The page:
Cognitive-behavioral therapy (CBT) was initially devised during the 1970s by Aaron Beck and has since been developed by other psychologists (for example, David Burns, MD) and is now used to treat many conditions that individuals who have experienced significant and protracted childhood trauma are at increased risk of suffering from (especially depression and anxiety).
Put simply, cognitive behavioral therapy (CBT) works on the basic observation that:
1) how we think about things and interpret events affects how we feel
2) how we behave affects how we feel
3) by changing how we think about things, interpret events and behave will CHANGE HOW WE FEEL.
I have over-simplified here but those are the essential three points and my aim in this blog is not to present information in an over-complex way.
RESEARCH INTO EFFECTIVENESS OF CBT IN GENERAL
CBT is widely used by therapists to treat survivors of childhood trauma. A meta-analysis (a review of 106 studies) carried out by Holman et al., 2012, assessed the effectiveness of CBT) found that it was particularly beneficial for the treatment of anxiety disorders, somatoform disorders, problems with controlling anger, stress, and bulimia. The study concludes that, overall, there exists a very strong evidence base that CBT is an effective form of psychotherapy. I myself underwent a course of CBT some time ago and found it very helpful.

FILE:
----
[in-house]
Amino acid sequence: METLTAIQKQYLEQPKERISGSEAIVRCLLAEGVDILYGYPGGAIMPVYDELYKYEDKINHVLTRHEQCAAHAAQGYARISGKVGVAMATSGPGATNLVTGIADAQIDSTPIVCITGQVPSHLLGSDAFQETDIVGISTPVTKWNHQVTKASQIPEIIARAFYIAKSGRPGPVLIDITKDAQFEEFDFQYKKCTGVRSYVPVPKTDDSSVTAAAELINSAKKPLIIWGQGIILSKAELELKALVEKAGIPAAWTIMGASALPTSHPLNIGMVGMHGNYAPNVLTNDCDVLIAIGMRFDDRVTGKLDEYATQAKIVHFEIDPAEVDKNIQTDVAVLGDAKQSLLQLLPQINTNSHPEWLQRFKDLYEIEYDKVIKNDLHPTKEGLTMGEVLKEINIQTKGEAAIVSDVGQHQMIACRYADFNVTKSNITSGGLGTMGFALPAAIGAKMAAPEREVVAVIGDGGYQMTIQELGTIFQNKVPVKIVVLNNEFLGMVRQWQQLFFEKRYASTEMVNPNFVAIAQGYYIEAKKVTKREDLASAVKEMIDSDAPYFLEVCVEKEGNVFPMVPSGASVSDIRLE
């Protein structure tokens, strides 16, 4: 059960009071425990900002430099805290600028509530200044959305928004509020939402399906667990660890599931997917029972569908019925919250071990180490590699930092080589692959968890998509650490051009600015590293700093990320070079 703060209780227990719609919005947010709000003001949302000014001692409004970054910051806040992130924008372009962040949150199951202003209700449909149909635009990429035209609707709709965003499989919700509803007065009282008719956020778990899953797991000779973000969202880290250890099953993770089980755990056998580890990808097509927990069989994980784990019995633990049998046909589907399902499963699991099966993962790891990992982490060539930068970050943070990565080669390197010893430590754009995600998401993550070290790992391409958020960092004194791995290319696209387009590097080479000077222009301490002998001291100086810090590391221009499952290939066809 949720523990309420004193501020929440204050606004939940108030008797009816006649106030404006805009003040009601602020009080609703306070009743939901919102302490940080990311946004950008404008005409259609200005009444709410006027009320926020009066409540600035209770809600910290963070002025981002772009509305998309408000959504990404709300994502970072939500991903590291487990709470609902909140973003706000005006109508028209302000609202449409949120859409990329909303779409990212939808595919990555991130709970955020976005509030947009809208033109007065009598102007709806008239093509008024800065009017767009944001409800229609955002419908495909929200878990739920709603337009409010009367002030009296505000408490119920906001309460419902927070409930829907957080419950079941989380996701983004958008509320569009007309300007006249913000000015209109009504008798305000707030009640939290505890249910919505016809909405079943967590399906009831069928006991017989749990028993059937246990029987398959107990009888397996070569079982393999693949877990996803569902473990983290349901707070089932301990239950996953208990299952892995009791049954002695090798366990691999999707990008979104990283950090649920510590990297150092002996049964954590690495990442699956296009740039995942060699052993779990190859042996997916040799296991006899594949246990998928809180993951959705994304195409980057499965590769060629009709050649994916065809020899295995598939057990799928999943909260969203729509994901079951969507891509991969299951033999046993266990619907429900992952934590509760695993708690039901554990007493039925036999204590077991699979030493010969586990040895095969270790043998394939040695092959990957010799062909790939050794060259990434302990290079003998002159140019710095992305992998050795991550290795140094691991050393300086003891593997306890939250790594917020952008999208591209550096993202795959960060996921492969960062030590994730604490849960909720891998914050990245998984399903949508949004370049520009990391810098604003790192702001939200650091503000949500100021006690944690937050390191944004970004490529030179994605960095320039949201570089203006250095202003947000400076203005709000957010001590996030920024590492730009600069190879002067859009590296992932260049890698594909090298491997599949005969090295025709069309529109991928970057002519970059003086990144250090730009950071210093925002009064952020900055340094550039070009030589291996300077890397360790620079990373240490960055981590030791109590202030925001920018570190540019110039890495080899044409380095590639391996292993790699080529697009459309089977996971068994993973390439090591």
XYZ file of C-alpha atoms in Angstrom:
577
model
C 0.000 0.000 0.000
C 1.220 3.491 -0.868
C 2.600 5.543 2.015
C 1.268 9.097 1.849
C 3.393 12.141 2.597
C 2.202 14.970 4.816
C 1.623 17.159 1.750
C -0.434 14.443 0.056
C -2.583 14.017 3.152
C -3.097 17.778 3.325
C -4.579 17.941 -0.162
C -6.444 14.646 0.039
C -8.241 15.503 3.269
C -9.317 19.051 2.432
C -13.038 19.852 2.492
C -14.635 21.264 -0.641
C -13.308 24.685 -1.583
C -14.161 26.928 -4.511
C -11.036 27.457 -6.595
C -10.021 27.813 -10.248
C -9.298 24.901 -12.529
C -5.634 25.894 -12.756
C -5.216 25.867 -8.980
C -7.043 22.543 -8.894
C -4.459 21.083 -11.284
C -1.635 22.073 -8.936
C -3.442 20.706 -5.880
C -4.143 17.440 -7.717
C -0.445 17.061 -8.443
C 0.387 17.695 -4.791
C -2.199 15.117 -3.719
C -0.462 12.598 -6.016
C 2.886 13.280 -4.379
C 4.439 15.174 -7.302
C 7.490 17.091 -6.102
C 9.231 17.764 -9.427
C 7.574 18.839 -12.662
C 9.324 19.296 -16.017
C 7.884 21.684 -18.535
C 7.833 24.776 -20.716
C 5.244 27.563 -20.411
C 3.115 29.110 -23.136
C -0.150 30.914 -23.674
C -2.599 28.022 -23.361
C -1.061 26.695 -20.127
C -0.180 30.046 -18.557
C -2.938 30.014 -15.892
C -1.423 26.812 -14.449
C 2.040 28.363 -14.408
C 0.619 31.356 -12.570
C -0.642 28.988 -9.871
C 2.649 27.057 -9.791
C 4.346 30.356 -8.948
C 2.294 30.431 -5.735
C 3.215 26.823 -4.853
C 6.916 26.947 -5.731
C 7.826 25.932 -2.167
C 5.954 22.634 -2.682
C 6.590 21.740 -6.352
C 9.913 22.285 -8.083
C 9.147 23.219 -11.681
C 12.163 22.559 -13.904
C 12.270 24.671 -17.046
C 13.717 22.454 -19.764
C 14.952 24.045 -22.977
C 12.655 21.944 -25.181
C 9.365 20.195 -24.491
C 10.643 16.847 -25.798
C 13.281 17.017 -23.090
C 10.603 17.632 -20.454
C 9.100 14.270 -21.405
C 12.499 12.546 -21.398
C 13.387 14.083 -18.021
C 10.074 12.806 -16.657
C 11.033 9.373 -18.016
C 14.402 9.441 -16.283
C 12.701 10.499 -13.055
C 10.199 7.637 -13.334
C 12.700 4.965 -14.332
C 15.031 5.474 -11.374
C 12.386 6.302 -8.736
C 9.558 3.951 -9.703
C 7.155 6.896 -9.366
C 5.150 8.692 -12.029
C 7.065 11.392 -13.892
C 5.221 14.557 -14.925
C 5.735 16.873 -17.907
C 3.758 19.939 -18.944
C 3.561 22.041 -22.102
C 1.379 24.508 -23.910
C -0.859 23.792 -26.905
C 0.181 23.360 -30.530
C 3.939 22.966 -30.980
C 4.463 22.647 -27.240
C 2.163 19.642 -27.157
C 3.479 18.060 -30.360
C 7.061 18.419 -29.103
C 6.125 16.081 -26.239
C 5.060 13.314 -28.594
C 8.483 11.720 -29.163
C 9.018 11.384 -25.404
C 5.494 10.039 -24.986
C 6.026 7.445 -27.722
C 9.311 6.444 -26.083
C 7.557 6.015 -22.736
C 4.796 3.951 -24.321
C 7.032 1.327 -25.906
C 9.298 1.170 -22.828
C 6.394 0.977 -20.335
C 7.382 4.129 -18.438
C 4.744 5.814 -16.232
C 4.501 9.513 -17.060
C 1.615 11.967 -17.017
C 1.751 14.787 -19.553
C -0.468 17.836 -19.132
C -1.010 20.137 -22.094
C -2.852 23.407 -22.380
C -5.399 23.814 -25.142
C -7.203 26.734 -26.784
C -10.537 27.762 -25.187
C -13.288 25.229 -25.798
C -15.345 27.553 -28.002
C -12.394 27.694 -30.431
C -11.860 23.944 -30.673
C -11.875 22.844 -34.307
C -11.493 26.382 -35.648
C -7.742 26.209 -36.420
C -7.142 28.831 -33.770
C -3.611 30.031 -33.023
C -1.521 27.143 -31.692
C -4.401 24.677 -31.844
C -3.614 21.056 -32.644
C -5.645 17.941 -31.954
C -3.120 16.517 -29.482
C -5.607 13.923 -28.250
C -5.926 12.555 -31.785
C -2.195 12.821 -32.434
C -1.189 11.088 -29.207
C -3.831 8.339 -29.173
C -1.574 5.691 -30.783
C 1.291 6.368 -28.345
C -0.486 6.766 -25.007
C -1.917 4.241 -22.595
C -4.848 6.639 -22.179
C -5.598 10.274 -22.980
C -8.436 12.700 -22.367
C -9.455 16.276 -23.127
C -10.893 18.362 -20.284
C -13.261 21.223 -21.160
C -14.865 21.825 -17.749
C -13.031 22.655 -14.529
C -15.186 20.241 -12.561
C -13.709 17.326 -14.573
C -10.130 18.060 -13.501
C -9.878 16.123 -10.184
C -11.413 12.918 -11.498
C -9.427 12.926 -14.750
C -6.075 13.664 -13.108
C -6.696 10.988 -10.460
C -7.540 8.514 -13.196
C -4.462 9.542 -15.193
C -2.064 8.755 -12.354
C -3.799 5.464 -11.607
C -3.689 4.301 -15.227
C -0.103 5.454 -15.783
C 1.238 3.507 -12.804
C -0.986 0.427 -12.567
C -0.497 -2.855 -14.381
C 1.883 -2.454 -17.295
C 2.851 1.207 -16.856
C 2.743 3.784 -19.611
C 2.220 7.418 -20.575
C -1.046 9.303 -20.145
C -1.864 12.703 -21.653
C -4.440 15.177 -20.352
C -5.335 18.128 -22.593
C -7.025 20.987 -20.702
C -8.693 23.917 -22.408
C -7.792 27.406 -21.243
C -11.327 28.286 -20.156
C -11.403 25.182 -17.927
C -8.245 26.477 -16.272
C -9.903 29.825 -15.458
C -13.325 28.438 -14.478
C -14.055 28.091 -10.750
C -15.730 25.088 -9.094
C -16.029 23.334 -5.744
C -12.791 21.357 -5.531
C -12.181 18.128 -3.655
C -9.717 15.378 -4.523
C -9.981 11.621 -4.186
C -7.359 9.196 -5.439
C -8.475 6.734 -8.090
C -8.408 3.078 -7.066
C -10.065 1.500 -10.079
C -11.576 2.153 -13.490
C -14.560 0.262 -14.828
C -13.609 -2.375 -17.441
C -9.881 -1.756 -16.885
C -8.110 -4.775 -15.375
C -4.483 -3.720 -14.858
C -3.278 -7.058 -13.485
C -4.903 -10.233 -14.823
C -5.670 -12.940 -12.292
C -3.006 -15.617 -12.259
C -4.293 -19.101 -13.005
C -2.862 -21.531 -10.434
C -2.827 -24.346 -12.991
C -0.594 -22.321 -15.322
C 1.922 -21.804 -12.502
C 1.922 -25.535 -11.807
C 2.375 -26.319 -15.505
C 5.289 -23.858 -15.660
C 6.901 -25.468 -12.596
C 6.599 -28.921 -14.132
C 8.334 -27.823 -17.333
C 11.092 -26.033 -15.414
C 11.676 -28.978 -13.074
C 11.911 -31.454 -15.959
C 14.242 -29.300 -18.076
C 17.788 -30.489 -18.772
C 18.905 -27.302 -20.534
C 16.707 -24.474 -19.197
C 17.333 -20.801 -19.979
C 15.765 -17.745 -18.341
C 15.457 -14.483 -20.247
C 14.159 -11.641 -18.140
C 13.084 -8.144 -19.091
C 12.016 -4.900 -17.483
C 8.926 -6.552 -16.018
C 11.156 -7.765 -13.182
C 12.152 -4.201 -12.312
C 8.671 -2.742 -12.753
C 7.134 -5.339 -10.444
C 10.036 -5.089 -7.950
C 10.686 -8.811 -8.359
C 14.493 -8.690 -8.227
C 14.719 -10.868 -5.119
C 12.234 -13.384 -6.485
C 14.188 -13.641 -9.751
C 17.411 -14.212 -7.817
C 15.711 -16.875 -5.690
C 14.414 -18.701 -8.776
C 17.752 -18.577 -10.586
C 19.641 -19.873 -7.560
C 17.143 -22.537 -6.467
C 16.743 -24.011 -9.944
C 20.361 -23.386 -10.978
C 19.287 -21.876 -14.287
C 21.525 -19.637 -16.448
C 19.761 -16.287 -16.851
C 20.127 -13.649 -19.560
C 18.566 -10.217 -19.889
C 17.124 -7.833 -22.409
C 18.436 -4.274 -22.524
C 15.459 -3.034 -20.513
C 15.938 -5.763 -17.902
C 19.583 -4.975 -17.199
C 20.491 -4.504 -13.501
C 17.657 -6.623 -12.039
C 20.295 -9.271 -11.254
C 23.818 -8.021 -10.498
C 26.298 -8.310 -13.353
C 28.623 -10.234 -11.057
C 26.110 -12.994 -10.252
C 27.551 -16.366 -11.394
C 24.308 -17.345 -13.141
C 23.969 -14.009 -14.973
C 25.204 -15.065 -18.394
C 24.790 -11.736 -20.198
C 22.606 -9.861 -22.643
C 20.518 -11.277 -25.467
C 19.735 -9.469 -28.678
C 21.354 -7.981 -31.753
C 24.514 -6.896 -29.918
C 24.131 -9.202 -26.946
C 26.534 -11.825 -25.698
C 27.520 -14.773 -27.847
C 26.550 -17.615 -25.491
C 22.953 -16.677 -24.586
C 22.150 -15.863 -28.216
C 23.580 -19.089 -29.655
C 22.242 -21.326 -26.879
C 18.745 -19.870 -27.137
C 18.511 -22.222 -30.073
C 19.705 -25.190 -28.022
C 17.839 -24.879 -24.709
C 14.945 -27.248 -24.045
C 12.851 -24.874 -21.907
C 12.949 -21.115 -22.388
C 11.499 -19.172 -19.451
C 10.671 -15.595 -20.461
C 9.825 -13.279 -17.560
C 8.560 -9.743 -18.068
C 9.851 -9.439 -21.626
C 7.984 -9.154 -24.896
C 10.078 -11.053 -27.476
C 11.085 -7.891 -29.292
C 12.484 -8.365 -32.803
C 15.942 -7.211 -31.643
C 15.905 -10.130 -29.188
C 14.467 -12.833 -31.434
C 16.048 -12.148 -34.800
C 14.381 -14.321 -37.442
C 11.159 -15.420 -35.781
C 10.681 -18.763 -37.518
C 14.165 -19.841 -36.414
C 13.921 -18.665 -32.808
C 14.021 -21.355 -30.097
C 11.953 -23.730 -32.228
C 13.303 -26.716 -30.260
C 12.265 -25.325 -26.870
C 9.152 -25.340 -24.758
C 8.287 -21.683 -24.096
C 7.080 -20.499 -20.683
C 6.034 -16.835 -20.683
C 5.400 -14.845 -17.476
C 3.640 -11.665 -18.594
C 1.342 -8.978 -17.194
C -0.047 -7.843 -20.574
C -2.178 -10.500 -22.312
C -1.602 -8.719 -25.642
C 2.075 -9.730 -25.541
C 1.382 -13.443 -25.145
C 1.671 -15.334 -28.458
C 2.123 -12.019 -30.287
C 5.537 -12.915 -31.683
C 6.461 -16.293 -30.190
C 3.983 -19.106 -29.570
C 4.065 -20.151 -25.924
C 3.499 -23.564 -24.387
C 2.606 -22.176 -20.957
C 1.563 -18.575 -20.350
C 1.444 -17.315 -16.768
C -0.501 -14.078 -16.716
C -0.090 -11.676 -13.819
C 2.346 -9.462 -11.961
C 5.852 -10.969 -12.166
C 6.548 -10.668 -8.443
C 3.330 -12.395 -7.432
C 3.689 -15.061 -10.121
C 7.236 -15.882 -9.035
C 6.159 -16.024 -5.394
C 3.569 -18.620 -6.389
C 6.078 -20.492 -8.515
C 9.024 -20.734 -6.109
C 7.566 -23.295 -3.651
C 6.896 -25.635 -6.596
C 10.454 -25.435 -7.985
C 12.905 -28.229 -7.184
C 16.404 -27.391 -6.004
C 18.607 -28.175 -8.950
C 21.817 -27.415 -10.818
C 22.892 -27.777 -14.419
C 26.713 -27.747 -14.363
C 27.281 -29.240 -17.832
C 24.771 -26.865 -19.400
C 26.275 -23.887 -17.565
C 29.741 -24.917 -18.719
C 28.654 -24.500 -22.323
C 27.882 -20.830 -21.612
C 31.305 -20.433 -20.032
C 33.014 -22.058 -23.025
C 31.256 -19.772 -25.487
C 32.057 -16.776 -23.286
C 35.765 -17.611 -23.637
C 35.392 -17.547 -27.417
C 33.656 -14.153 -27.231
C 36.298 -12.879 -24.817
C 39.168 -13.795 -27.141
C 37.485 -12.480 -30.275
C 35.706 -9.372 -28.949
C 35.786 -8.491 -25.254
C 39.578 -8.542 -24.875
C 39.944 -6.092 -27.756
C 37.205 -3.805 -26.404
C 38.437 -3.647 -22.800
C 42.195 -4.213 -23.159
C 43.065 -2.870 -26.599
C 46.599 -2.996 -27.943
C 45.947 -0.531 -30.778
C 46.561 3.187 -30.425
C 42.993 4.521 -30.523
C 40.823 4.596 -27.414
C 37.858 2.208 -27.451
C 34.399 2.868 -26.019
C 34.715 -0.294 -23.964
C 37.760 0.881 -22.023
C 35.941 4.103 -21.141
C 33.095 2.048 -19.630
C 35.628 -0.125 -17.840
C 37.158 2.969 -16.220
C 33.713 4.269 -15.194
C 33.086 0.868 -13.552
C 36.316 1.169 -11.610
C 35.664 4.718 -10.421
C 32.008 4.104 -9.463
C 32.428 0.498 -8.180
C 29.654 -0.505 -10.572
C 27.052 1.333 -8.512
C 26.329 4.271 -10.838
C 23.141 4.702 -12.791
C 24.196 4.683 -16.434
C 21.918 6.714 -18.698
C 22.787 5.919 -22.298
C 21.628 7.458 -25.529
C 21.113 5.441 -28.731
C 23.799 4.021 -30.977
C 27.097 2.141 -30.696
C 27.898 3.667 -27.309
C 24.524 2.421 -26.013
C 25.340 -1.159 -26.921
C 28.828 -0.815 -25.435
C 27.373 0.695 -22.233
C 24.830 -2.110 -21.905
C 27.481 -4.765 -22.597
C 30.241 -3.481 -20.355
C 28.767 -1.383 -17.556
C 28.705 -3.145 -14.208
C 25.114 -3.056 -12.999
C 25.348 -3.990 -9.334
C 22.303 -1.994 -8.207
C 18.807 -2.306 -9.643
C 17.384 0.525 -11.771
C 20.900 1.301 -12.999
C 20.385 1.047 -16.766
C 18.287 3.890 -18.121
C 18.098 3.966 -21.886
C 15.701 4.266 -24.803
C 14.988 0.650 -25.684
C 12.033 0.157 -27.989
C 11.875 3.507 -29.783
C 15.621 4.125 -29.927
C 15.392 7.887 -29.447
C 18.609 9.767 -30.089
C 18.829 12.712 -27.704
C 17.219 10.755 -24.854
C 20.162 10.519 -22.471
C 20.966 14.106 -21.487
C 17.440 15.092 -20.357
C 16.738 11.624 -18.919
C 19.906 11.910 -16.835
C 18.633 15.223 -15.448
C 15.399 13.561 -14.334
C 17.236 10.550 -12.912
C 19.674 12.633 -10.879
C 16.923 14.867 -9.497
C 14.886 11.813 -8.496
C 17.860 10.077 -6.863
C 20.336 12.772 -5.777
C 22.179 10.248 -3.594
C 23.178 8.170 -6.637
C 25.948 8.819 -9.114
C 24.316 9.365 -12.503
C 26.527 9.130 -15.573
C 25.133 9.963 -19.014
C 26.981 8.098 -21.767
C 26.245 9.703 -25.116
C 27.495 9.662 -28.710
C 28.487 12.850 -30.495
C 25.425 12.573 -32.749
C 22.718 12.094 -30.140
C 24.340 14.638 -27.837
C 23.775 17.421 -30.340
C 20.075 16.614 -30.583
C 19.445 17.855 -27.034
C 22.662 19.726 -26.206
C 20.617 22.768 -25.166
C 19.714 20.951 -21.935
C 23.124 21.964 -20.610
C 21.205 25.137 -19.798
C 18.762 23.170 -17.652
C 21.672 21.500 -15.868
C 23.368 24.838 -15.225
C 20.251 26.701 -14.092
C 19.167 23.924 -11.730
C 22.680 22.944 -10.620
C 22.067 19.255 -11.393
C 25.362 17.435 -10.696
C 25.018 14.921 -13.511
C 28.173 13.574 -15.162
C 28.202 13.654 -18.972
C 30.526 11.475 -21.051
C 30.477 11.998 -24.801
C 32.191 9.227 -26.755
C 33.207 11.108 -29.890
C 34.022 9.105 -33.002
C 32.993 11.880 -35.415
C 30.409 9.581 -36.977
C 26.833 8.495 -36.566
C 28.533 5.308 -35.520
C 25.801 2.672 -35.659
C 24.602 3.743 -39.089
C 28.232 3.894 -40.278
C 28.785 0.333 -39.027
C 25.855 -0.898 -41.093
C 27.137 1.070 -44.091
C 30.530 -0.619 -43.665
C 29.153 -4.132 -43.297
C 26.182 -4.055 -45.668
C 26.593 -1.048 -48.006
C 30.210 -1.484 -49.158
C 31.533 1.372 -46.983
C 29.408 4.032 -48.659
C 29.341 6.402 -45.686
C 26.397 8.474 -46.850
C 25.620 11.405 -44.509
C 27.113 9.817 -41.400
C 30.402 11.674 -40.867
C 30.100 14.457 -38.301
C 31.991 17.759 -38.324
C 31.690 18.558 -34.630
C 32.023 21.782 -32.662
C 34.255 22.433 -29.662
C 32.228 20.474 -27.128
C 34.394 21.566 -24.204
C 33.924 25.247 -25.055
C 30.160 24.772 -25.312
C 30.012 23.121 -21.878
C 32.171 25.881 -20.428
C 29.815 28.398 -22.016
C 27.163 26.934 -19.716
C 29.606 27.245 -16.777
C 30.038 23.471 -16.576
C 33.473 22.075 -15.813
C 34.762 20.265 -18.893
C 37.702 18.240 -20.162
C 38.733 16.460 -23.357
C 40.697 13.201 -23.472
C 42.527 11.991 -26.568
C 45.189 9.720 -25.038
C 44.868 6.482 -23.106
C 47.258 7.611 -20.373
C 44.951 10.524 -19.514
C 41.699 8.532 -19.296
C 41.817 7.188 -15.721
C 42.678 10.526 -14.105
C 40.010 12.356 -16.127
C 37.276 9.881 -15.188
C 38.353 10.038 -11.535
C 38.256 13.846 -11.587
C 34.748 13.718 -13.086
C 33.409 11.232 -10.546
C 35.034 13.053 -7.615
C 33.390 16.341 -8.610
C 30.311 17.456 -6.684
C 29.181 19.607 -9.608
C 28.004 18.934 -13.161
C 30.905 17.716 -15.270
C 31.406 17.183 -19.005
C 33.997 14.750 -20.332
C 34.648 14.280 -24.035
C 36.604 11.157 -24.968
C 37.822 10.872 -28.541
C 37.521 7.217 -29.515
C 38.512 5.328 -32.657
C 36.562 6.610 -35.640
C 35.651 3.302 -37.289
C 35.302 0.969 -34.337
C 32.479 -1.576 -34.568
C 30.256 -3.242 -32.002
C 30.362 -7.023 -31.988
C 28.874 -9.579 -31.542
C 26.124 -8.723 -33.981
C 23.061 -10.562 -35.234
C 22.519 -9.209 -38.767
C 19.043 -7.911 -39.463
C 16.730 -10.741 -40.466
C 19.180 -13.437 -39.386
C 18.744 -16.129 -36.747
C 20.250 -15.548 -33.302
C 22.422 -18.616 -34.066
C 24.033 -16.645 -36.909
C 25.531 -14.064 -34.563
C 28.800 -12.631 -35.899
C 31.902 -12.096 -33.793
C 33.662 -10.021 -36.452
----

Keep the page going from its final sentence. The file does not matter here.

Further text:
RESEARCH INTO EFFECTIVENESS OF CBT FOR THE SPECIFIC TREATMENT OF PTSD
Another, study conducted by Kar entitled: Cognitive Behavioural Therapy (CBT) For The Treatment Of Posttraumatic Stress Disorder: A Review examined how successful CBT had been for treating and preventing PTSD following a variety of different kinds of trauma, including trauma experienced during childhood.
The study found, by reviewing a number of relevant studies, that there is substantial evidence that CBT can be both a safe and effective way of treating PTSD. However, it also found that in up to half of cases those who undergo CBT for the disorder fail to improve in a clinically significant way (although, of course, no form of therapy for PTSD can boast a one hundred percent success rate).
The study also found that CBT could be used effectively by therapists who had only undertaken brief training in the therapy and successful when applied via internet services.
Whilst there is some evidence that CBT can be helpful in the PREVENTION of PTSD, more research is necessary to confirm this.
CBT helps individuals to correct dysfunctional ways of thinking and there is also evidence that it can help the brain repair itself after developmental damage caused by trauma has been incurred. I look at both these beneficial effects below: